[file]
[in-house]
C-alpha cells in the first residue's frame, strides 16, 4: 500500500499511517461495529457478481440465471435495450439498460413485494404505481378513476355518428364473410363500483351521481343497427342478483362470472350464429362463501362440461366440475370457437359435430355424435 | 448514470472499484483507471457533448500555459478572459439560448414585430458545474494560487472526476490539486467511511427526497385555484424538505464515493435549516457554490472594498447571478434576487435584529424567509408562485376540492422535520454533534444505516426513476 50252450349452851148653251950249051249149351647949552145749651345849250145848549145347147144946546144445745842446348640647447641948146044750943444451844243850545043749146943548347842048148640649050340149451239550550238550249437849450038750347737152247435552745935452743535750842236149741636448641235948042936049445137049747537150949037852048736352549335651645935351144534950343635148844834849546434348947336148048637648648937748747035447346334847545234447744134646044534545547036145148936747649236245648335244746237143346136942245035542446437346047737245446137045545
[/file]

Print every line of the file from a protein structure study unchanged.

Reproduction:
[in-house]
C-alpha cells in the first residue's frame, strides 16, 4: 500500500499511517461495529457478481440465471435495450439498460413485494404505481378513476355518428364473410363500483351521481343497427342478483362470472350464429362463501362440461366440475370457437359435430355424435 | 448514470472499484483507471457533448500555459478572459439560448414585430458545474494560487472526476490539486467511511427526497385555484424538505464515493435549516457554490472594498447571478434576487435584529424567509408562485376540492422535520454533534444505516426513476 50252450349452851148653251950249051249149351647949552145749651345849250145848549145347147144946546144445745842446348640647447641948146044750943444451844243850545043749146943548347842048148640649050340149451239550550238550249437849450038750347737152247435552745935452743535750842236149741636448641235948042936049445137049747537150949037852048736352549335651645935351144534950343635148844834849546434348947336148048637648648937748747035447346334847545234447744134646044534545547036145148936747649236245648335244746237143346136942245035542446437346047737245446137045545